On the other, for LOCAL communications (say for chip sized probes scattered over a wide area), this might be a key breakthrough. Imagine a carrier spacecraft with a powerful communications subsystem settling into orbit around say Titan. It spews hundreds (thousands?) of these little chips which, with a little protection/good surface/weight ratio might be able to gently break into Titan's thick atmosphere. Then, once on the "ground" (or floating in the Titan seas) they could communicate back to the orbiter which would then relay the observations back to Earth. (How to keep them powered in the low light/liquid nitrogen temperatures is an exercise left to the reader).

    Or this could be great for surveillance (or spying) or wildlife cameras (or spying) or ingestible sensors/cameras (or spying)

  • ... make antennas for wireless communication ...

    As opposed to antennas for wired communication?

    • As opposed to antennas for wireless reception only would be my guess.
    • You see, wire telegraph is a kind of a very, very long cat. You pull his tail in New York and his head is meowing in Los Angeles. Do you understand this? And radio operates exactly the same way: you send signals here, they receive them there. The only difference is that there is no cat.

  • Will there have to be 2 sets of antennas, a small one (mentioned in this article) for reception, and a another larger one for transmission? How does that reduce overall size?
  • All the examples sound really awesome. I am sure it will be used in reality to sell more crap to people.
    It will be used to sell phones that are thinner, not with a larger battery capacity, but just thinner.
    It will be used on marketing things we have not thought of yet. And it will be used to monitor us, so the companies know us even better and can sell even more stuff.

    The future is awesome.

    • So the antennas are picking up ACOUSTIC vibrations, instead of EM signals. Acoustic vibrations travel at the speed of SOUND, not the speed of light. That means if you use a cell phone with this technology, then there will be HUGE latency issues, already worse than what cellphones have now.

      You would be better off just standing on your roof and SHOUTING to the person that you wanted to call.
  • Sooooooo (Score:4, Funny)

    by dr.Flake ( 601029 ) on Thursday August 24, 2017 @05:37AM (#55074235)

    So, next to feeling the EM waves of my WiFi router i will soon also be able to hear them.

    I wonder what "they" will tell me to do....

  • by Viol8 ( 599362 ) on Thursday August 24, 2017 @05:37AM (#55074237) Homepage

    The antenna is 2 stage - it picks up the EM waves which essentially get converted into vibrations of the same frequency which are then converted in electircal signals. Ok, I get that. But I don't get how the EM waves make it vibrate in the first place and surely if the antenna is normally far too small to intercept the waves of a given frequency they'll just pass it by and nothing happens?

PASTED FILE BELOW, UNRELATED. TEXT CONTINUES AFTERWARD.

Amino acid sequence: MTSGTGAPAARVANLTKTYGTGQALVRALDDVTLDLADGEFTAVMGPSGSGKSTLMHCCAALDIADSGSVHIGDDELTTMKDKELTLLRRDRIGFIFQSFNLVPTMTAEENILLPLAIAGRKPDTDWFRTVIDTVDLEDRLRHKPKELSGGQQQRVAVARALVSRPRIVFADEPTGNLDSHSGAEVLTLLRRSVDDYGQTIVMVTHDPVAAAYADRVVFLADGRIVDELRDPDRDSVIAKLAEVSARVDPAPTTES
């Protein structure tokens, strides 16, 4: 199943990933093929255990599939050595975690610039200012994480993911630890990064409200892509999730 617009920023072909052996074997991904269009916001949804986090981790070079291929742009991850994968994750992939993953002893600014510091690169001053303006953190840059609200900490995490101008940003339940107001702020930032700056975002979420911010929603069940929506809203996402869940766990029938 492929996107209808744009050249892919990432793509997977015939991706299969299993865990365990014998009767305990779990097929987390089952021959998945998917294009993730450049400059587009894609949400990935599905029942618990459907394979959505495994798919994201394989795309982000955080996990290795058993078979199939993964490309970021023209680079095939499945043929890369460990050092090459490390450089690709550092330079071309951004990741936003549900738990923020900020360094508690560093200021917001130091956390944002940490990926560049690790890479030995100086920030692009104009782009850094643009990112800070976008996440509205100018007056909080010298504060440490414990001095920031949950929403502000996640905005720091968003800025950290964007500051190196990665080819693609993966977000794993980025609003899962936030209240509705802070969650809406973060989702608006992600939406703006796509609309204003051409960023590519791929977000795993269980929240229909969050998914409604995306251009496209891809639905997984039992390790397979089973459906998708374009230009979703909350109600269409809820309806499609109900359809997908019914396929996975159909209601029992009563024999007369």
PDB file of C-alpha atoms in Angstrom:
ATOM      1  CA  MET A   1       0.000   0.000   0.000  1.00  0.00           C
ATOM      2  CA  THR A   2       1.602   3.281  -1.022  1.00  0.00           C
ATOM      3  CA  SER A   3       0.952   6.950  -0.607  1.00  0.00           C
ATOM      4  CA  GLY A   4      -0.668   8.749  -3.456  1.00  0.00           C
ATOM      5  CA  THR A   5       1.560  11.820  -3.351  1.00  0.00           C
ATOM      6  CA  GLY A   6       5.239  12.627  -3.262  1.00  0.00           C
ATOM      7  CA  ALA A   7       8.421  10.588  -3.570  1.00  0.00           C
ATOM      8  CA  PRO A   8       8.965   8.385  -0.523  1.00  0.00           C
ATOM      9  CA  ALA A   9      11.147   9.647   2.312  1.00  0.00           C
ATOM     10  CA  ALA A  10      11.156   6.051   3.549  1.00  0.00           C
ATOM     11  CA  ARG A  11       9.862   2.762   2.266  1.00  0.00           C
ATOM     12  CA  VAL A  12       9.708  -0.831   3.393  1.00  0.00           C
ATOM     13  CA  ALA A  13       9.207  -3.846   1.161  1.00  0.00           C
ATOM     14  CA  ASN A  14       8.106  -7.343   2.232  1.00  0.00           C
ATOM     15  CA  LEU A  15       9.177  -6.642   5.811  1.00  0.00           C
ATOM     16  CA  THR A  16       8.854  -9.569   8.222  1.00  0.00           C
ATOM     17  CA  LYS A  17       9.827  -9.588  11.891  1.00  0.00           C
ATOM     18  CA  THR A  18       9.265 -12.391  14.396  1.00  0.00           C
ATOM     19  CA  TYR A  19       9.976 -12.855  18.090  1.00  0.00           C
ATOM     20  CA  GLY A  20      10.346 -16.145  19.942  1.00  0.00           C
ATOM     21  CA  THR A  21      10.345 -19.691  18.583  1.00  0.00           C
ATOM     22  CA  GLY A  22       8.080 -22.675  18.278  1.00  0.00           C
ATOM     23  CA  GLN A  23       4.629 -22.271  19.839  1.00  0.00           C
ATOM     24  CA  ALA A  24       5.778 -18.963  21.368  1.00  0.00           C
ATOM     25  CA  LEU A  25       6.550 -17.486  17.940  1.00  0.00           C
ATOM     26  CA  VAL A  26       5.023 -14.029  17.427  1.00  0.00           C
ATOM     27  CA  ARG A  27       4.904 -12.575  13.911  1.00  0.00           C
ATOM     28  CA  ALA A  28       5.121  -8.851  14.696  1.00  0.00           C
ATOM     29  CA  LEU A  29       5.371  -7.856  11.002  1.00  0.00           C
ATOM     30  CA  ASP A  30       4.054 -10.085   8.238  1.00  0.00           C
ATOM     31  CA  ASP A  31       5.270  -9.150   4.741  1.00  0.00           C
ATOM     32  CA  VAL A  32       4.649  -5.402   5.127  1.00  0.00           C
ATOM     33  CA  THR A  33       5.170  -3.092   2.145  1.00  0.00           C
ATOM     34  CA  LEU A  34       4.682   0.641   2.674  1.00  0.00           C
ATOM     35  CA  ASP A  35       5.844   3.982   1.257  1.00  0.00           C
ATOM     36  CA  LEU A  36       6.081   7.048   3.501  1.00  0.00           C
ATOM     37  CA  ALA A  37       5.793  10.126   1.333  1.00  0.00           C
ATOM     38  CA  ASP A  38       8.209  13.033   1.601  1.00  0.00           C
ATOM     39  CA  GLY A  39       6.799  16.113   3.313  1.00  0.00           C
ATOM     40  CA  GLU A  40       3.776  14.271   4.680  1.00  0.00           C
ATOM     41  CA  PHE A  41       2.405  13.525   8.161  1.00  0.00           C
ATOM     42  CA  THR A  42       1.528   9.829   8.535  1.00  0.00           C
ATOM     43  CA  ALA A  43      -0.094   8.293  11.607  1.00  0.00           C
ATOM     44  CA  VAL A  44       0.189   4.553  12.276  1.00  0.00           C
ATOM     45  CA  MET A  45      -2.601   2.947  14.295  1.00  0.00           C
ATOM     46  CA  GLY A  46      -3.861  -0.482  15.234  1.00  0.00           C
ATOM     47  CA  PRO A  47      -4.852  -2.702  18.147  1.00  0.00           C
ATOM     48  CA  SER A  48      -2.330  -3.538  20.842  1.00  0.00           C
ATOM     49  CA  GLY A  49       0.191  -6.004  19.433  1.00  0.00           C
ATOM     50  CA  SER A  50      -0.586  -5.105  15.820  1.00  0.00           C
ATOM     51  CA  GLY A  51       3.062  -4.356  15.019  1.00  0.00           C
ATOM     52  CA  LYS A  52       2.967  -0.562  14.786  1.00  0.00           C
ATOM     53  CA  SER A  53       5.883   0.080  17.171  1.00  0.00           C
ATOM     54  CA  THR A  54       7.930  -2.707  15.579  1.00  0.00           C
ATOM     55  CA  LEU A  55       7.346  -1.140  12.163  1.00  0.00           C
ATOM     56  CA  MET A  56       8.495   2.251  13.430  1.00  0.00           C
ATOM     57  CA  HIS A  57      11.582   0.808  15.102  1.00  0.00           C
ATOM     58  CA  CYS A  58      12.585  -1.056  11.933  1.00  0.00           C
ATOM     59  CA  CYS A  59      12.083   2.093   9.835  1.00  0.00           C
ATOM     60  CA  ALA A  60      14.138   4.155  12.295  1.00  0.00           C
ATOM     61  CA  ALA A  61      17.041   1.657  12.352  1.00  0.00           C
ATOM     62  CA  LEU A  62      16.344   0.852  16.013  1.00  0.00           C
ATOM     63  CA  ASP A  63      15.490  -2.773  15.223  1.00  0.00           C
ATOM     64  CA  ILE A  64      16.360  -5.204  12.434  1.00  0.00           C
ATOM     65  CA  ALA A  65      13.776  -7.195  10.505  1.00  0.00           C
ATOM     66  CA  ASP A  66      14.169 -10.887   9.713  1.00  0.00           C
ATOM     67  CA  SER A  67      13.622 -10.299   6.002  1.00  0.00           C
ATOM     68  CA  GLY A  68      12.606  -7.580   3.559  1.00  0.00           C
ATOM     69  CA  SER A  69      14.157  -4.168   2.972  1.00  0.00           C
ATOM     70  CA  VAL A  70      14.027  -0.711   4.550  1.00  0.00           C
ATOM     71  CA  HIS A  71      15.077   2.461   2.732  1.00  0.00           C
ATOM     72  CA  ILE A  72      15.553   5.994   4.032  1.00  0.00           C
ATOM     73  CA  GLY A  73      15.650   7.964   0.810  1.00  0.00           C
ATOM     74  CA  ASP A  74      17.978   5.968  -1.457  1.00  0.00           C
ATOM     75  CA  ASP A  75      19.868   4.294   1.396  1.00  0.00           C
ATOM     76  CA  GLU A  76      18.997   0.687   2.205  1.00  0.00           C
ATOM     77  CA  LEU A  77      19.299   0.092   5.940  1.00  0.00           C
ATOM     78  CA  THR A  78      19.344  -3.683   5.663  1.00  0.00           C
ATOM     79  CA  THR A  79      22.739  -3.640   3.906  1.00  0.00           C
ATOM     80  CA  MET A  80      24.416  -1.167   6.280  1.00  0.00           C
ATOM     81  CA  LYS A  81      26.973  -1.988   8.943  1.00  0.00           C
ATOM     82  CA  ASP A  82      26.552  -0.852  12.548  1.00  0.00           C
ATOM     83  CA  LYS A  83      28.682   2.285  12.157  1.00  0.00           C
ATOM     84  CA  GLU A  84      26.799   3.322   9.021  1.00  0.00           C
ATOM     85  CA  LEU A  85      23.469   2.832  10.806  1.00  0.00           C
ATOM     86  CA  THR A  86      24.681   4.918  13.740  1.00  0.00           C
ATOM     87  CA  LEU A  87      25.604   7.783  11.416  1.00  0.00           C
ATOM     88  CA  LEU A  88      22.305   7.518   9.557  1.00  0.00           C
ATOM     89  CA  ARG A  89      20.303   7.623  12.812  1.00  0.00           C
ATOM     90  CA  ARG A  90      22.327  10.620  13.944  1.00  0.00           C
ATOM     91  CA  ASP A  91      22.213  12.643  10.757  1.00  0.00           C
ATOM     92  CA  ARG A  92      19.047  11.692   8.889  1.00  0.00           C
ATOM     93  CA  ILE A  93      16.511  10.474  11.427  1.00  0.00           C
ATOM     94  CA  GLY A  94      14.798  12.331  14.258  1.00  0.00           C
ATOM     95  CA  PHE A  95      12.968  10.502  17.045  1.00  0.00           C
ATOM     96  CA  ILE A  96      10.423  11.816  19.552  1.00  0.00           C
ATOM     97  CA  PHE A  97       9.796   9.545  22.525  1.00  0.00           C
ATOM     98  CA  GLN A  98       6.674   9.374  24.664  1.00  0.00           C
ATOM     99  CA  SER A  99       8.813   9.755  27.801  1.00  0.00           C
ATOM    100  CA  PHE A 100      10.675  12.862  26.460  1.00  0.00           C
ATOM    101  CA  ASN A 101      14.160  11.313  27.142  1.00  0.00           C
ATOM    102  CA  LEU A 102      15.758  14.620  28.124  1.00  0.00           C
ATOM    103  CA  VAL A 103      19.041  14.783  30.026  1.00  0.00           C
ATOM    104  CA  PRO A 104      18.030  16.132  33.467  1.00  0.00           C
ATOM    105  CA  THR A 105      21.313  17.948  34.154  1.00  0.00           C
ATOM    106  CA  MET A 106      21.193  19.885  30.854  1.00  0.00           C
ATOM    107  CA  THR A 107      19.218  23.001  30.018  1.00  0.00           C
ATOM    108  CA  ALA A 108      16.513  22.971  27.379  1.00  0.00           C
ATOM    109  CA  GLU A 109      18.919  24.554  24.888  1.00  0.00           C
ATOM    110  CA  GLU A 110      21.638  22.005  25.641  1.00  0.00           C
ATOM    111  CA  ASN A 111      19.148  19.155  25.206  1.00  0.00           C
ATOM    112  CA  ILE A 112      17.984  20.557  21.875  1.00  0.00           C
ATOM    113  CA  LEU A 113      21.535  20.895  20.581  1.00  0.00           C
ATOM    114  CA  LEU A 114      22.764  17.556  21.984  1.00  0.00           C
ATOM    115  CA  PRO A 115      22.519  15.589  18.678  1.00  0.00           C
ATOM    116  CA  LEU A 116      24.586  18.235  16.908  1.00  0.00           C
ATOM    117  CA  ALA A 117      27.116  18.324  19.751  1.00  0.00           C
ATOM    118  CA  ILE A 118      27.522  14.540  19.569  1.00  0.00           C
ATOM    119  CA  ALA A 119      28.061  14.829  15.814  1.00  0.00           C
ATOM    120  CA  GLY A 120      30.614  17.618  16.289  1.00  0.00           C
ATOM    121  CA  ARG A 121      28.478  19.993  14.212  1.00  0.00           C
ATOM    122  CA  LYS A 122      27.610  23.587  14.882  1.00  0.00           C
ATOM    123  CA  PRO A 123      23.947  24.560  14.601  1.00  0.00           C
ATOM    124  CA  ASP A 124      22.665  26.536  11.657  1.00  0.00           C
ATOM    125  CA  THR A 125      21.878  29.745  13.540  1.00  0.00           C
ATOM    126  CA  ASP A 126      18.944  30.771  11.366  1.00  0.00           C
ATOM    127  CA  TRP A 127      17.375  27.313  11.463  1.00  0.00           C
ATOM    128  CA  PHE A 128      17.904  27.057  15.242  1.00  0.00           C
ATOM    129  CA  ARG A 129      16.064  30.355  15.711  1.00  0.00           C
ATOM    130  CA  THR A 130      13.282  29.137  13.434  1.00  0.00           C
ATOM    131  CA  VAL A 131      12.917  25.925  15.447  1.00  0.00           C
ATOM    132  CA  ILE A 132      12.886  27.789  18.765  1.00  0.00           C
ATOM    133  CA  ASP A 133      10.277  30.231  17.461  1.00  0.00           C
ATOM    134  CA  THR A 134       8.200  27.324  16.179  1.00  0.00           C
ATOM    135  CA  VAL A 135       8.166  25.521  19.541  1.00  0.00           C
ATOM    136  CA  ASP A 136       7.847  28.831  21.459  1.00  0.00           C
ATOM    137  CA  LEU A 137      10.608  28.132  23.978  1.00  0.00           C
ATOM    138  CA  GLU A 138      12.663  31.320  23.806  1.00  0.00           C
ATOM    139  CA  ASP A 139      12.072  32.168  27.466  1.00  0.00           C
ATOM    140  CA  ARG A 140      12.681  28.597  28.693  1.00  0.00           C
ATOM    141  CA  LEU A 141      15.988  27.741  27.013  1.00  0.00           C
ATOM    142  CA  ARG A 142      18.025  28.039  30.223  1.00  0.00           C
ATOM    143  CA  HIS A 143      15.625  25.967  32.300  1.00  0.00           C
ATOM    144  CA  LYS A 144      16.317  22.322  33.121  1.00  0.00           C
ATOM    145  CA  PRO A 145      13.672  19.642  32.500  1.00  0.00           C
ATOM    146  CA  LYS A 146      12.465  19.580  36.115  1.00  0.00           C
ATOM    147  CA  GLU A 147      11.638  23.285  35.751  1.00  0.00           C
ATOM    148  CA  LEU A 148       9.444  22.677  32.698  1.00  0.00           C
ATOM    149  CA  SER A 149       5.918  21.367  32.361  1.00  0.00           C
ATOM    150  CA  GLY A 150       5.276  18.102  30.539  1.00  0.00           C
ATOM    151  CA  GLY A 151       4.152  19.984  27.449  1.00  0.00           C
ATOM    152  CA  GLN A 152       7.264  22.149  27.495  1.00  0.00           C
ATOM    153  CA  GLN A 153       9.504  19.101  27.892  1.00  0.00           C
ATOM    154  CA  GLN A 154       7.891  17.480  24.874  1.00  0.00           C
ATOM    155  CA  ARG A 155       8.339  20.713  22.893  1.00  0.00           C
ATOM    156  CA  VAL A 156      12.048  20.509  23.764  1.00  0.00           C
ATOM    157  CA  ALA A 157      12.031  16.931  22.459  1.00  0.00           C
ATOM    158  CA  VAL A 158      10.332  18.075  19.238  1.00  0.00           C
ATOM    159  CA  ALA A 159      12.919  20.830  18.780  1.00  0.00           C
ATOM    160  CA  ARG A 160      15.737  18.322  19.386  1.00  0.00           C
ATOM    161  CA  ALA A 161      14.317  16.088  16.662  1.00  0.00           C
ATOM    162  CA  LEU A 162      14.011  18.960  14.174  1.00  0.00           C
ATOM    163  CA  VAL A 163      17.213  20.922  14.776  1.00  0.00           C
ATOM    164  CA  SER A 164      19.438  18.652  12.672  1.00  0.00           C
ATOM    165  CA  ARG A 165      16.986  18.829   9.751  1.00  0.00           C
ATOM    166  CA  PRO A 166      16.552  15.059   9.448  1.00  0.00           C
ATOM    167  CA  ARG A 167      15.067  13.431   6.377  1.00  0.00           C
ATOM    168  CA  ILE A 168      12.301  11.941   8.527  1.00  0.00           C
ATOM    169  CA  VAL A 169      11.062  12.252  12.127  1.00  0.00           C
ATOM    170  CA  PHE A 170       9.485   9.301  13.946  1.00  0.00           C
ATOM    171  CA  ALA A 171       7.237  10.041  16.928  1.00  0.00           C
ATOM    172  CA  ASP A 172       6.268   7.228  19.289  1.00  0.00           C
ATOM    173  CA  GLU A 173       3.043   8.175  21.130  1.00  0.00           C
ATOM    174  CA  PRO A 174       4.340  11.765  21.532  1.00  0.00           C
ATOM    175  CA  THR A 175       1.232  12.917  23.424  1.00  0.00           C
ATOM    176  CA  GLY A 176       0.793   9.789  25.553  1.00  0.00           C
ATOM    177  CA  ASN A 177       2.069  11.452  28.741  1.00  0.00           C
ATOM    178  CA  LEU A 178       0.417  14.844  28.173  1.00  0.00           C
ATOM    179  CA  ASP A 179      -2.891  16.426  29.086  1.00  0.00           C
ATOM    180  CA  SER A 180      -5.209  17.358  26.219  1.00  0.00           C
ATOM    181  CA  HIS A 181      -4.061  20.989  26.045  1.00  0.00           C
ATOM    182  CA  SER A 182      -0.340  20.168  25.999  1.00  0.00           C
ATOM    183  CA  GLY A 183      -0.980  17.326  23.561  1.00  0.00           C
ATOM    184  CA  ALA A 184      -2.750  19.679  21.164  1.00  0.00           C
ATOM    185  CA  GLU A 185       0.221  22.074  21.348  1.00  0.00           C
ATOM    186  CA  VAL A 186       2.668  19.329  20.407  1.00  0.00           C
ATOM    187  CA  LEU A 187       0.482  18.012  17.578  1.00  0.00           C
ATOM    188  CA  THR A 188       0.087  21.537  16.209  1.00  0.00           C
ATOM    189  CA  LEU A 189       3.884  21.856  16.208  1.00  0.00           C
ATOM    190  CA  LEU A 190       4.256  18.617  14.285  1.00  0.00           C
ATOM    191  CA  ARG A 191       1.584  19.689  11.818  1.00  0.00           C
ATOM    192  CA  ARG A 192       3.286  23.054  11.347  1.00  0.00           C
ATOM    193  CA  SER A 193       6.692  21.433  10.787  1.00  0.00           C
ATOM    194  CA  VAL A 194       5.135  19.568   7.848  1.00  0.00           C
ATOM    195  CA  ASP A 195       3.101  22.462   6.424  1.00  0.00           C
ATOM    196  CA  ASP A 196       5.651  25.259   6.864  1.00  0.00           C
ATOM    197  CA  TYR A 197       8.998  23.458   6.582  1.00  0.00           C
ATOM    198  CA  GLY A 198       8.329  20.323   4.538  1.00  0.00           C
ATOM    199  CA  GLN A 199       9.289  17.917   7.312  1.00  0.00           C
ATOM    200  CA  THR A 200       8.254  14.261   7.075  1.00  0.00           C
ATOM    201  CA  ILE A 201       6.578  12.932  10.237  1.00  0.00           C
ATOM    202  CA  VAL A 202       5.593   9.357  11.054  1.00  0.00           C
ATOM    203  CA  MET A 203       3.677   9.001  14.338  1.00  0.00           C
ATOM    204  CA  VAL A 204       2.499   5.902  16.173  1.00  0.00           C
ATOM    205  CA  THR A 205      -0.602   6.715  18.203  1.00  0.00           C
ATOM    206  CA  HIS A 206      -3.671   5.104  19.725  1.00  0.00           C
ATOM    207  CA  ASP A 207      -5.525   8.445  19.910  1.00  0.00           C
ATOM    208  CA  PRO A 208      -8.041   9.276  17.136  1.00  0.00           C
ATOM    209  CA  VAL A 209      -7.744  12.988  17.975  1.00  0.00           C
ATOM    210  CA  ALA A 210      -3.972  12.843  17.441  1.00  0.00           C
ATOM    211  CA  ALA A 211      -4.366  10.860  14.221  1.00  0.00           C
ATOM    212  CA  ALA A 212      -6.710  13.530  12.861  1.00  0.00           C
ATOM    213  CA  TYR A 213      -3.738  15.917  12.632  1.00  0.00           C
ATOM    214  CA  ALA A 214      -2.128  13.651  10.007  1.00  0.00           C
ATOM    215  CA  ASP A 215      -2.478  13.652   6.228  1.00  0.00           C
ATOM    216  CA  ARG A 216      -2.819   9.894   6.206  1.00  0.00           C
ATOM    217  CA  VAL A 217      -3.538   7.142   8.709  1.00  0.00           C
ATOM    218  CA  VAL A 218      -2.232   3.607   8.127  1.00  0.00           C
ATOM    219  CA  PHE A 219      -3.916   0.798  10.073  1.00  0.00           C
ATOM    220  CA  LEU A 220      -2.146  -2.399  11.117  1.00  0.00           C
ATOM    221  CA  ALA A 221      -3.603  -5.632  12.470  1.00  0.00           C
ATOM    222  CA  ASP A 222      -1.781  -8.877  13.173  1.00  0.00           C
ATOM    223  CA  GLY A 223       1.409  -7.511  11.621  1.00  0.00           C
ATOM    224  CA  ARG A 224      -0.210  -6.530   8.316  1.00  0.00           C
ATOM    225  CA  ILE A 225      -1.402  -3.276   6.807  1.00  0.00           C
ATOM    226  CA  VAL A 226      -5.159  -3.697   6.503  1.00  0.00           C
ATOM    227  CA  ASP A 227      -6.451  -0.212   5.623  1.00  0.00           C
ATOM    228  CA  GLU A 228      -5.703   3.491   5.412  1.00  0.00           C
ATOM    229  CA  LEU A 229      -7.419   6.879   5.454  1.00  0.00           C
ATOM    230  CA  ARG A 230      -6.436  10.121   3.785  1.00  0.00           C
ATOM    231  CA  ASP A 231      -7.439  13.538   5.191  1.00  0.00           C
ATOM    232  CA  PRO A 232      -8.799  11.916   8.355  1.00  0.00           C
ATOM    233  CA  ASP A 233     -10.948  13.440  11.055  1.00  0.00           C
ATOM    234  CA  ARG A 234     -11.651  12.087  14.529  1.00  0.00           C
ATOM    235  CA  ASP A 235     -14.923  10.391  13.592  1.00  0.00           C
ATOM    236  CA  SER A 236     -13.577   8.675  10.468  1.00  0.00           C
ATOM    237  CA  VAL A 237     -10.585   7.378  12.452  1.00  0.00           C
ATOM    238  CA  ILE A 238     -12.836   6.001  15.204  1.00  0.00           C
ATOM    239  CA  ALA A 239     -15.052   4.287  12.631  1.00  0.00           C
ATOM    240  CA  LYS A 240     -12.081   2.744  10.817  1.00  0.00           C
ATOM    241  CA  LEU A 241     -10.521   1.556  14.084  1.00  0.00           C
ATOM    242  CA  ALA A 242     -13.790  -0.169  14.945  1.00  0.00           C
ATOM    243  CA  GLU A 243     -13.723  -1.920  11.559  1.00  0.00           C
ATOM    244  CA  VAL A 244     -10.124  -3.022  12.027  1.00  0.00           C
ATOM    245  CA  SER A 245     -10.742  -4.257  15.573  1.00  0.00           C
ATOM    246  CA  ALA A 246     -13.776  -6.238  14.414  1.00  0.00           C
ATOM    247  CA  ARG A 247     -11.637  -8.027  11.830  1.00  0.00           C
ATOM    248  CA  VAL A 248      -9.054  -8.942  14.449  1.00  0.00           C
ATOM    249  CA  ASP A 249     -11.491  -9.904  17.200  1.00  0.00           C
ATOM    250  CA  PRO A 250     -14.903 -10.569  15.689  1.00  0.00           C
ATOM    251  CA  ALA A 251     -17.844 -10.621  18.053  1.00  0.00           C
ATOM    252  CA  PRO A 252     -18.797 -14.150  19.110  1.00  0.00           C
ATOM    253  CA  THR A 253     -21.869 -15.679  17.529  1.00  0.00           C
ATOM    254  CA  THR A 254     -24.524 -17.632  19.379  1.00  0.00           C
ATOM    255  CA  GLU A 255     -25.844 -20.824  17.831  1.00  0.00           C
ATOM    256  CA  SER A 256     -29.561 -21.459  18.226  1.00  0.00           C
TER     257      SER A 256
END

I'm obviously missing something here but RTFA article doesn't help and the nature document is a bit over my head. Can anyone explain whats going on in laymans terms?

    • by Anonymous Coward

      Take the obgoodoo and the bogoodoo and you have a revolutionary new gizmo that only works in the lab and will never be used in real life.

    • Re: (Score:2, Informative)

      by Anonymous Coward

      Ok, I get that. But I don't get how the EM waves make it vibrate in the first place and surely if the antenna is normally far too small to intercept the waves of a given frequency they'll just pass it by and nothing happens?

      Construction involves piezoelectric material, which changes shape according to the strength of electric field in which it is placed. It means that if you apply varying field, it will follow field changes with own shape change. The opposite holds true too: if you mechanically change the shape of an object having piezoelectric property, it will generate electric field.

      The antenna doesn't need to be placed across the whole wave, it just needs to resonate with the rhythm of the change: when it contracts because

    • They pick up the EM wave inefficiently (passively) at the start. It gets the antenna vibrating, which then increases its efficiency (now a non-Foster, active antenna) to thousands of times higher than normal.

  • by shaitand ( 626655 ) on Thursday August 24, 2017 @09:33AM (#55075151) Journal
    But really, lets start using these to shrink our ham radio rigs.
  • When will I be able to pick up such a TV antenna at my local Radio Shack?

  • Seriously, this should allow for nanobots and better spying gear.
  • Can't we keep the antennae the same size but get 100% more reliable signals in and out of them?

    joking